Mets Took Step Backwards Hiring Buck Showalter
Since Steve Cohen purchased the New York Mets, the organization has made it a priority to build a great analytical organization. It was an important part of their defense becoming leaps and bounds better in 2021, and its positive impact could be seen elsewhere.
How the organization goes from that to hiring Buck Showalter makes little to no sense.
Sure, he’ll talk a good game, and undoubtedly, he will say he will use the analytics and collaborate, but that runs counter to who he is. Really, he was the same guy in 2016 pitching Ubaldo Jimenez (and not Zack Britton) as he was in 1995 pitching Jack McDowell.
He overly says he tracked against shifting. He said he uses it to confirm what he’s thinking. He says it overlooks the magical unseen tools. He even tries to sound smart saying how analytics disagree with themselves.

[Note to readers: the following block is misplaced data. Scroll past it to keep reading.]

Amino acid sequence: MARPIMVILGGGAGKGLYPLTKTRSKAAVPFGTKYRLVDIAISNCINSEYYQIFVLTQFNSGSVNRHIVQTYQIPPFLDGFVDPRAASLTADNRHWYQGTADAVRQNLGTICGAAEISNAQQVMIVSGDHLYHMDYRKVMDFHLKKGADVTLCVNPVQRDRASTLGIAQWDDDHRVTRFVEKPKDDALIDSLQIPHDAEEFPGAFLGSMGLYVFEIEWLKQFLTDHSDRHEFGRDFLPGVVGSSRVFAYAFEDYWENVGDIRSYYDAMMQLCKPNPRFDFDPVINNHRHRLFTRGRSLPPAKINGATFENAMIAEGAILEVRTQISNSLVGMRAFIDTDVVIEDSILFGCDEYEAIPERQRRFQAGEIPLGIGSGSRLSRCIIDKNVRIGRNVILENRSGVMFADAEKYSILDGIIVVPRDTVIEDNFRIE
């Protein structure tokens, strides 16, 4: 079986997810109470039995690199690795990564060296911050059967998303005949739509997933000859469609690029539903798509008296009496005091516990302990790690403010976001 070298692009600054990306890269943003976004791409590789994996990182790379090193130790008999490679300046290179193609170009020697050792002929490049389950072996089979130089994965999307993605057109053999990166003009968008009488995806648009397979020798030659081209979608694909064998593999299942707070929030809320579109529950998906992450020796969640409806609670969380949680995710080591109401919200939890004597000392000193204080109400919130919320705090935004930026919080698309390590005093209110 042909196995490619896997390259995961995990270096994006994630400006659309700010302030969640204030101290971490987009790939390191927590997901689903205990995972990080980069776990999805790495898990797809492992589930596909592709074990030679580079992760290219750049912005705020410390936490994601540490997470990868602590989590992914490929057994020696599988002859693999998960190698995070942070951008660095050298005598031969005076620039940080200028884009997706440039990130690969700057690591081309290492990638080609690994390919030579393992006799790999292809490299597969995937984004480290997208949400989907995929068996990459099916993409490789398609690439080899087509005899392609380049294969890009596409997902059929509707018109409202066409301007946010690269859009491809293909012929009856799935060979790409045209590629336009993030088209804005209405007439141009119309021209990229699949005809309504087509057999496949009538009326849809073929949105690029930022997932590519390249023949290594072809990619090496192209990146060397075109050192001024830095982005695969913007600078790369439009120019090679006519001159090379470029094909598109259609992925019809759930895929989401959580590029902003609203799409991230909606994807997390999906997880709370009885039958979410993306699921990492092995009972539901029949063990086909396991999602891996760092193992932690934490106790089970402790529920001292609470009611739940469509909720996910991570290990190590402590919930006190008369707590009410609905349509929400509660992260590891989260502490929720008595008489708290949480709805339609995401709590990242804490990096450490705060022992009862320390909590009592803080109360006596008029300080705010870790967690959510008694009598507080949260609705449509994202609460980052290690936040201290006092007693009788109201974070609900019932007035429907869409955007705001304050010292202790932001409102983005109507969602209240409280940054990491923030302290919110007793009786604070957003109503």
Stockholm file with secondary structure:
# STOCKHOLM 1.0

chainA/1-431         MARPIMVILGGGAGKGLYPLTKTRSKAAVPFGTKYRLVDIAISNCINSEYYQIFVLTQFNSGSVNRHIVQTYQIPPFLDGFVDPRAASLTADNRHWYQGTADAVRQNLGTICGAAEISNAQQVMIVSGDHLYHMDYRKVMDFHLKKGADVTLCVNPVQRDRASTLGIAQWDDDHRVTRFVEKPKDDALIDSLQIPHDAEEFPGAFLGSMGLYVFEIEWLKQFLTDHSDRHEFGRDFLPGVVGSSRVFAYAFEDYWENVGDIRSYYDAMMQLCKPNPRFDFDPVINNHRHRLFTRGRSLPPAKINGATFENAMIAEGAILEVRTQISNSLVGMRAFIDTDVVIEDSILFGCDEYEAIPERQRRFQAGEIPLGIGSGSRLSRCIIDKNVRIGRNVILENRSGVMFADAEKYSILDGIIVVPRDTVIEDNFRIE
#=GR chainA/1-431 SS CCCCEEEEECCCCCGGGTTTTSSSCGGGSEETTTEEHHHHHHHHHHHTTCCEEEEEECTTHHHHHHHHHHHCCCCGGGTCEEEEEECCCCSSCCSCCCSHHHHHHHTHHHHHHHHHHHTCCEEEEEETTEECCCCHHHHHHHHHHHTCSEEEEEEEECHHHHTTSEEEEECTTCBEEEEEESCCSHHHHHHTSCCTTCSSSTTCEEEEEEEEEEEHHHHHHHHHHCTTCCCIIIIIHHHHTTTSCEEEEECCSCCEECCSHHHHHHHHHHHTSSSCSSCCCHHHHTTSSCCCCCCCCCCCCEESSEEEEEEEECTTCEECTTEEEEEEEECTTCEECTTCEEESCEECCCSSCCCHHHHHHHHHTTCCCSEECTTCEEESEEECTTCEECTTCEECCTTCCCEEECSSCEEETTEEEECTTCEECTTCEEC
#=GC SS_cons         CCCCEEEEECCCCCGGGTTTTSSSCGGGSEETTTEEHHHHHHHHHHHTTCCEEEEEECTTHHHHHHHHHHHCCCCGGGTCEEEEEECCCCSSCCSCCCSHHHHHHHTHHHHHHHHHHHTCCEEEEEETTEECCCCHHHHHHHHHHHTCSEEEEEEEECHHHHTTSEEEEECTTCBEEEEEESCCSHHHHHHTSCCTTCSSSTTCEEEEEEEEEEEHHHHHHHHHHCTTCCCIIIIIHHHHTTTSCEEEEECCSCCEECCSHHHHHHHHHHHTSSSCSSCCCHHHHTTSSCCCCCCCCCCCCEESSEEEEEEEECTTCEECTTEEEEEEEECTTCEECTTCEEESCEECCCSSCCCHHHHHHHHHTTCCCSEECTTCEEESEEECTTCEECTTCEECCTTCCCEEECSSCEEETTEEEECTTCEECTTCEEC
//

Really, it’s just another way to say I’m going to manage my way. Honestly, when you hire Showalter, that’s apparently all you want.
They didn’t push for Bruce Bochy. Bochy is a manager who actually won something, and he’s gotten that little extra from his teams. Remember, Showalter has a .506 winning percentage and win exactly zero LCS games.
However, Showalter is seen as a great hire because the media loves his press conferences. They also love his eschewing analytics. His having won nothing is of little consequence.
Overall, Showalter was the popular choice. That doesn’t make him the right one. That’s because he wasn’t. Really, the Mets hired someone who runs contrary to what they were purportedly trying to do when they revamped their analytics department.
In reality, this is a step backwards. Hopefully, this Mets roster will be so good that it won’t matter . . . much like the 2001 Diamondbacks team who won the year after Showalter was fired.